Parolees With Opioid Addiction Need Choices, Not a Naltrexone-Only Policy 

    Across the United States, people with opioid addiction who are on parole aren’t getting the right medication. In many cases, they might not get any medicine to help them deal with withdrawal or give them a safe alternative to the adulterated illicit supply. In others, courts will preferentially prescribe one drug over another, sometimes ignoring the recommendation of a parolee’s health care provider.

    Like other people with opioid use disorder, current and future parolees are often prescribed one of three drugs: methadone, buprenorphine or naltrexone (brand name: Vivitrol). The first two medications are full and partial opioid agonists, respectively; they bind to the opioid receptors in the brain. Naltrexone, meanwhile, is an antagonist and does the opposite: It functionally blocks off the opioid receptors and prevents a person from getting high.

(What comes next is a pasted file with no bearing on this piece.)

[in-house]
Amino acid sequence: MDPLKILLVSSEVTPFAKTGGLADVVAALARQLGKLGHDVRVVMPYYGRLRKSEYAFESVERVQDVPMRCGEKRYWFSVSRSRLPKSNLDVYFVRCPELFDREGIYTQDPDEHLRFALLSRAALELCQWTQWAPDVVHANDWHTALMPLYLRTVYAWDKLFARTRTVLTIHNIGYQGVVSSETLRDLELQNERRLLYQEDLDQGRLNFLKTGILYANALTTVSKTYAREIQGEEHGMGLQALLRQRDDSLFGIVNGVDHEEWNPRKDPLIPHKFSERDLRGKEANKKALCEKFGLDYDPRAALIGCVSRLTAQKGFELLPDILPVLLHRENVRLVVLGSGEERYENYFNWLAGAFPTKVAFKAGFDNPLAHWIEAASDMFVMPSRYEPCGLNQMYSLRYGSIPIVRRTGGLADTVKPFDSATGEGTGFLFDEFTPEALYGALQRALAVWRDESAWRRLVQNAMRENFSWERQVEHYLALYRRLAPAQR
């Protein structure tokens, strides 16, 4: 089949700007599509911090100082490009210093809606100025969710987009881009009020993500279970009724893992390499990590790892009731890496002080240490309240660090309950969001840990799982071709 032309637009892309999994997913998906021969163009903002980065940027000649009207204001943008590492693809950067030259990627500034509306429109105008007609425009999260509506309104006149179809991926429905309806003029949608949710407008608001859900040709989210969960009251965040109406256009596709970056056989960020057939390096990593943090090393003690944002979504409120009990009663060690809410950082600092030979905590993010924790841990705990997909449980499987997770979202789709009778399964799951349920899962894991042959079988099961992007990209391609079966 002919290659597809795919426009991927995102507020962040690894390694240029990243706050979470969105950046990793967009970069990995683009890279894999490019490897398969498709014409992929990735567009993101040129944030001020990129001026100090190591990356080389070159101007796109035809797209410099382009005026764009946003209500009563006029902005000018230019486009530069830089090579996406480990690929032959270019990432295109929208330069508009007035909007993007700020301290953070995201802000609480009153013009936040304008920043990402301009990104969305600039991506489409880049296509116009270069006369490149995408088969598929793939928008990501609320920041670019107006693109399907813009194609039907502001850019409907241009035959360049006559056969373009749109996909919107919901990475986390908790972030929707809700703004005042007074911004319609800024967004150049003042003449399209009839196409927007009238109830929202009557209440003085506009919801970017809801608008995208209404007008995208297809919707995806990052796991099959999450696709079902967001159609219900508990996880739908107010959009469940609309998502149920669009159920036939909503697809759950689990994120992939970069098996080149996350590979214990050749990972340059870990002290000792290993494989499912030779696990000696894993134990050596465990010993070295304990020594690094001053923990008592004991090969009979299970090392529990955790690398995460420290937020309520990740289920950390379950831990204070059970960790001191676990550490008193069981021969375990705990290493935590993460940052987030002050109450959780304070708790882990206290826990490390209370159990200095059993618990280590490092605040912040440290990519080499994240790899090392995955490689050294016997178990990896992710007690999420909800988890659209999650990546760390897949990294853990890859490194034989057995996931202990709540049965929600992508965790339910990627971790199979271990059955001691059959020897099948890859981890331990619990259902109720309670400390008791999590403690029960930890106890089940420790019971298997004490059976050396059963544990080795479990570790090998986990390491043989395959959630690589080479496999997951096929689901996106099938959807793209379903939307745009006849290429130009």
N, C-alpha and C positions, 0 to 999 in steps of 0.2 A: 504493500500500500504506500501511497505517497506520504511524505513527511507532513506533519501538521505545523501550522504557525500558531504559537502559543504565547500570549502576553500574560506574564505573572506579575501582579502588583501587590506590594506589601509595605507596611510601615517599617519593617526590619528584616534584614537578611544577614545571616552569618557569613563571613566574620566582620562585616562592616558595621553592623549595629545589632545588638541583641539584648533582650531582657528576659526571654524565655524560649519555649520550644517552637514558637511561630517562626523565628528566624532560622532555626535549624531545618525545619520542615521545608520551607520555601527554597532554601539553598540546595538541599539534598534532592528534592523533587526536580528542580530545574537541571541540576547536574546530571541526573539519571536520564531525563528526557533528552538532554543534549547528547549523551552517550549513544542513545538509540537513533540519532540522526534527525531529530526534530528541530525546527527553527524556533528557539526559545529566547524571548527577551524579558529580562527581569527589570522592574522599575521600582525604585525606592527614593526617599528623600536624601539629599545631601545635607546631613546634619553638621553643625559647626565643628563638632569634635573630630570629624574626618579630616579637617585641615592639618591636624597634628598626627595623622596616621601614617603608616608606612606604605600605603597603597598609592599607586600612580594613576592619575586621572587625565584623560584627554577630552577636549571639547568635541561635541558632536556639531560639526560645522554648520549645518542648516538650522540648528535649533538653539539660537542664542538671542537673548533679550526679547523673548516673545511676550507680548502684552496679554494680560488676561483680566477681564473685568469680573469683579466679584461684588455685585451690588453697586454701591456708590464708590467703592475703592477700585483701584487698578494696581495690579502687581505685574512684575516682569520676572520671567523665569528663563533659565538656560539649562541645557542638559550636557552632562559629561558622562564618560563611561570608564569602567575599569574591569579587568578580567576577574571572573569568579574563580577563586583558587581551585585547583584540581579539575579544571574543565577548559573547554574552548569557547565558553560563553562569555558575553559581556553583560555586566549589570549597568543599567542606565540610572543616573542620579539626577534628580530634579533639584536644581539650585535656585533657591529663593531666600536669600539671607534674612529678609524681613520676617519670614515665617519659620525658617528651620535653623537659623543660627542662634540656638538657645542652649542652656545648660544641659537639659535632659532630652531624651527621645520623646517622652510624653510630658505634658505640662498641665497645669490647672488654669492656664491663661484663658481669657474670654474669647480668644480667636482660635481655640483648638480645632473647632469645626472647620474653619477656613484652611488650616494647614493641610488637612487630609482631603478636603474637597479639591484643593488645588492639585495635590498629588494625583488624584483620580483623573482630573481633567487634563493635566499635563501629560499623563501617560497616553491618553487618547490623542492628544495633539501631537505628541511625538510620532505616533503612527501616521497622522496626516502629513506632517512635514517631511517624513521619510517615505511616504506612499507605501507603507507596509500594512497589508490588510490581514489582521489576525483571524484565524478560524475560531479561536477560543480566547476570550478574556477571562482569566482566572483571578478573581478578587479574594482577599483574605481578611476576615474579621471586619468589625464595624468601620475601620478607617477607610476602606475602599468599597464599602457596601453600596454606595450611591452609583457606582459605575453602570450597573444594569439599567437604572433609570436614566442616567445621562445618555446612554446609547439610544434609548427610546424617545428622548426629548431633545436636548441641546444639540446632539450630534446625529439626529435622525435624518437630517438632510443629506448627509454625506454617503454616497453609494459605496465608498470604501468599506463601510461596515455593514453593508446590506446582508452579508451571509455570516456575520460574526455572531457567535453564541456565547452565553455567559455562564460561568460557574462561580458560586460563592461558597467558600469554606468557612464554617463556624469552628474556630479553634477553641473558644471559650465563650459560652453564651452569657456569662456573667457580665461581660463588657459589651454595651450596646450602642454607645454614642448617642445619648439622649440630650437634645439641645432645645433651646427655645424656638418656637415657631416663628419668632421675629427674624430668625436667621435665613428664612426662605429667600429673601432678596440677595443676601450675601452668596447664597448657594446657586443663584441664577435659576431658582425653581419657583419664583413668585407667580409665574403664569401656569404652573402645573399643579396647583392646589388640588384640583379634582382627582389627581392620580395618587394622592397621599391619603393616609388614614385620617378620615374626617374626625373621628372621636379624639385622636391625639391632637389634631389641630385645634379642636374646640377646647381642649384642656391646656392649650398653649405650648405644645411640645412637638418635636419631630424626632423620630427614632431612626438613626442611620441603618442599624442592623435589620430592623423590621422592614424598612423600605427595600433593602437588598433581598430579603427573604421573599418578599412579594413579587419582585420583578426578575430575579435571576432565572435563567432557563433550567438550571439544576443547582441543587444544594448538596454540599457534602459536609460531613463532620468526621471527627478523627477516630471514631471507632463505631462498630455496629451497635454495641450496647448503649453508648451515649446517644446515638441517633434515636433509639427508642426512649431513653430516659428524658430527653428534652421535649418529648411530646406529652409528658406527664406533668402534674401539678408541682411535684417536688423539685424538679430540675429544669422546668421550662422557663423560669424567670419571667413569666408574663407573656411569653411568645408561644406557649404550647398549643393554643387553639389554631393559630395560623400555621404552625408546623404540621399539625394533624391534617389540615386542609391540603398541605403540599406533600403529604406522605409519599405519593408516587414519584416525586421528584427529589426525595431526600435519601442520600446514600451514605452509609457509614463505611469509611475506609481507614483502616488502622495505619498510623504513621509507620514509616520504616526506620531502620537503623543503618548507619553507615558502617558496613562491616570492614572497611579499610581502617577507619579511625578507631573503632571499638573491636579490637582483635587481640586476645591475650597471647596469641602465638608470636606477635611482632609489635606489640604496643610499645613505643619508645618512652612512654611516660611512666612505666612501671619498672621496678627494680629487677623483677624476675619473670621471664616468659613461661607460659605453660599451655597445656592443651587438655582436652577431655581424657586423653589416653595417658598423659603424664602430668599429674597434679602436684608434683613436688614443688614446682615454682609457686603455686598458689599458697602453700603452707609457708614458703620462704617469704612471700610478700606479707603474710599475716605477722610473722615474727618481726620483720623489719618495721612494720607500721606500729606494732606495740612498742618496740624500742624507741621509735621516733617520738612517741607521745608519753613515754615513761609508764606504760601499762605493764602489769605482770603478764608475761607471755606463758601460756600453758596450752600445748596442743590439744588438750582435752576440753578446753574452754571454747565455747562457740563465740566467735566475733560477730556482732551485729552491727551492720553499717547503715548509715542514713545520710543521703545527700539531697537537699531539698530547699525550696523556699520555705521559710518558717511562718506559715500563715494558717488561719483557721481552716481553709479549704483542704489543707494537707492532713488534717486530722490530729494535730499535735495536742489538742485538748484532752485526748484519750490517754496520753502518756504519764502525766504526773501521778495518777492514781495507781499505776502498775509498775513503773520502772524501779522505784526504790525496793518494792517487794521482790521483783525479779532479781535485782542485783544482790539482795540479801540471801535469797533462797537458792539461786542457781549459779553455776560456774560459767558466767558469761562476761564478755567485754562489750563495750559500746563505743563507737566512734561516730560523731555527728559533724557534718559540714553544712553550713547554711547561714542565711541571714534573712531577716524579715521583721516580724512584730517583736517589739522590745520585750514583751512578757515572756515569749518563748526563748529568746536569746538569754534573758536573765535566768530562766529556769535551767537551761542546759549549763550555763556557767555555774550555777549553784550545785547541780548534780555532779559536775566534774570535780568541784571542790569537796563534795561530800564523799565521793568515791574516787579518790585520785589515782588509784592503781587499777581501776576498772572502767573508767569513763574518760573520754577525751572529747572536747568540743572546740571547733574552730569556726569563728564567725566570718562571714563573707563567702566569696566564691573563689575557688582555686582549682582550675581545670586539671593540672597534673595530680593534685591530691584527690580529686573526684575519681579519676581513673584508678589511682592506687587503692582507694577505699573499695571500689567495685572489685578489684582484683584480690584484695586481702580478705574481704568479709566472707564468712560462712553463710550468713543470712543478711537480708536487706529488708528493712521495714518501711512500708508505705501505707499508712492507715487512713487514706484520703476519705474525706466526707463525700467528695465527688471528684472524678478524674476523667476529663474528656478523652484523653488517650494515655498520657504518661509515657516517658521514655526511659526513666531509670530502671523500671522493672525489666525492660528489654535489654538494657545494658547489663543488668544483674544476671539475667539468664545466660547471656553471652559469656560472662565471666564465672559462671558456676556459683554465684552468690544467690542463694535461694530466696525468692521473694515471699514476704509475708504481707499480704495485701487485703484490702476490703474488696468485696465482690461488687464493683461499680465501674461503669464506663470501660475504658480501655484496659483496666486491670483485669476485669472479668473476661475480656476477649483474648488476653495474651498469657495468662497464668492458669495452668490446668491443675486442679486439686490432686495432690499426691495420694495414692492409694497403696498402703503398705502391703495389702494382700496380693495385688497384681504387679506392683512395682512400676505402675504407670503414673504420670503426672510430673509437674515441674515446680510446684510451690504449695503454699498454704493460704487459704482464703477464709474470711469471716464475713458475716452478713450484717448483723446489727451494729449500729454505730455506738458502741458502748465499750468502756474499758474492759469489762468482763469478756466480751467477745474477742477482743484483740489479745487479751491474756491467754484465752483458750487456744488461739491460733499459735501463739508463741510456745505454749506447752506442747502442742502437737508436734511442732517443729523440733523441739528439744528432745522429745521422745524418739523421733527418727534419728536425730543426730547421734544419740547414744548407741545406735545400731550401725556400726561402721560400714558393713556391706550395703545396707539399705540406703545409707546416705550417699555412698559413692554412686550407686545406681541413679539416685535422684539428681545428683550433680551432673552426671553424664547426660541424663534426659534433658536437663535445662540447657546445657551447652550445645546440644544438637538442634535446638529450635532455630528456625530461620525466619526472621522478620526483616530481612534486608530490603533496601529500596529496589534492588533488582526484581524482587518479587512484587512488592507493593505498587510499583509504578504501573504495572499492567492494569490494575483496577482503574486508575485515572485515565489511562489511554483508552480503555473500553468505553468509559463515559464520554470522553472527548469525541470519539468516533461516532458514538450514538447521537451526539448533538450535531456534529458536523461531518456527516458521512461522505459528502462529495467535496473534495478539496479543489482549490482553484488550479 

Massachusetts was requiring some people to take naltrexone as a condition of their parole—sometimes against their doctors’ recommendations.

    Amelia Caramadre, a legal fellow with the Health in Justice in Action Lab, noted that opioid agonists are often stigmatized because some believe that they are just replacing one “narcotic” with another. Yet naltrexone comes with a slew of substantive issues.

    Naltrexone is “not the gold standard,” Caramadre told Filter. “Methadone and buprenorphine are the gold standards.”